Notes and Editorial Reviews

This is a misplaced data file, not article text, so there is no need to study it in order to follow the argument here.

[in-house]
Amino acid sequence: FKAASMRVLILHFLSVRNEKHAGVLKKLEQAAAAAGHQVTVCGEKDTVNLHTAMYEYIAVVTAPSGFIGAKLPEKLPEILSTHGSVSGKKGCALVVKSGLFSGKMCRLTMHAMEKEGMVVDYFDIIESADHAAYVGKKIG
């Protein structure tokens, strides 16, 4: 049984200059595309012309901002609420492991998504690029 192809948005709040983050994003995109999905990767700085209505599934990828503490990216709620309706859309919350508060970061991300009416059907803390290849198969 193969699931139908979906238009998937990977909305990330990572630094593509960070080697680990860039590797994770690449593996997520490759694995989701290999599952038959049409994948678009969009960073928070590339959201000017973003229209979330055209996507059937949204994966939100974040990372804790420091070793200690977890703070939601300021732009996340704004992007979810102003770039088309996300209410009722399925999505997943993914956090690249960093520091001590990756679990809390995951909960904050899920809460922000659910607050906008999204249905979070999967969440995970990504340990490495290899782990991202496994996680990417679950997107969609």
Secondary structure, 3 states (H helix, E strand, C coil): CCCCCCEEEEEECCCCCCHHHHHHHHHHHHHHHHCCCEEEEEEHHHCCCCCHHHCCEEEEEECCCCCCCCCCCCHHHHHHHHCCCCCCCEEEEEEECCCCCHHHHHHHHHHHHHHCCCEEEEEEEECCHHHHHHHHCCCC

Joseph II, Emperor of Germany, died on February 20, 1790. News of his death reached Bonn, where Beethoven was living, about four days later. Immediately a memorial celebration was planned, and it was decided that a musical work be on the program. But when the memorial finally was held, the piece of music that Beethoven composed for it ñ this Joseph II Cantata ñ was not on the program. Thayer suggests that perhaps the wind parts were too difficult, or perhaps Beethoven did not complete it on time. Beethoven composed several cantatas, all of them early works. Besides the Joseph II, there is one to celebrate the accession to the throne of Leopold II and one written on the death of George Cressener, a friend of the Beethoven family. Thayer calls the Joseph and Leopold cantatas ìthe most interesting of Beethovenís compositions in the Bonn periodÖBeethoven did not bring them either to performance or publication; they were dead to the worldÖManuscript copies of the scores were announced in the auction catalog of the library of the Baron de Beine in April, 1813. It seems probable that Hummel purchased them at that time; at any rate, after his death, they found their way from his estate into a second-hand bookshop in Leipzig, where they were purchased by a man from Vienna in 1884. The Joseph II cantata was performed for the first time in Vienna in November, 1884, and Bonn on June 29, 1885.î Considering that Beethoven as only 20 when he composed the score, and that he had no other large-scale works in his portfolio, the results are all the more remarkable. In some respects, the work is a freak. It is completely apart, in mood and treatment, from what Beethoven had been experimenting with; and certainly there is little in the sonatas and chamber music of the Bonn period even to hint at the muted intensity and power of the Joseph II Cantata.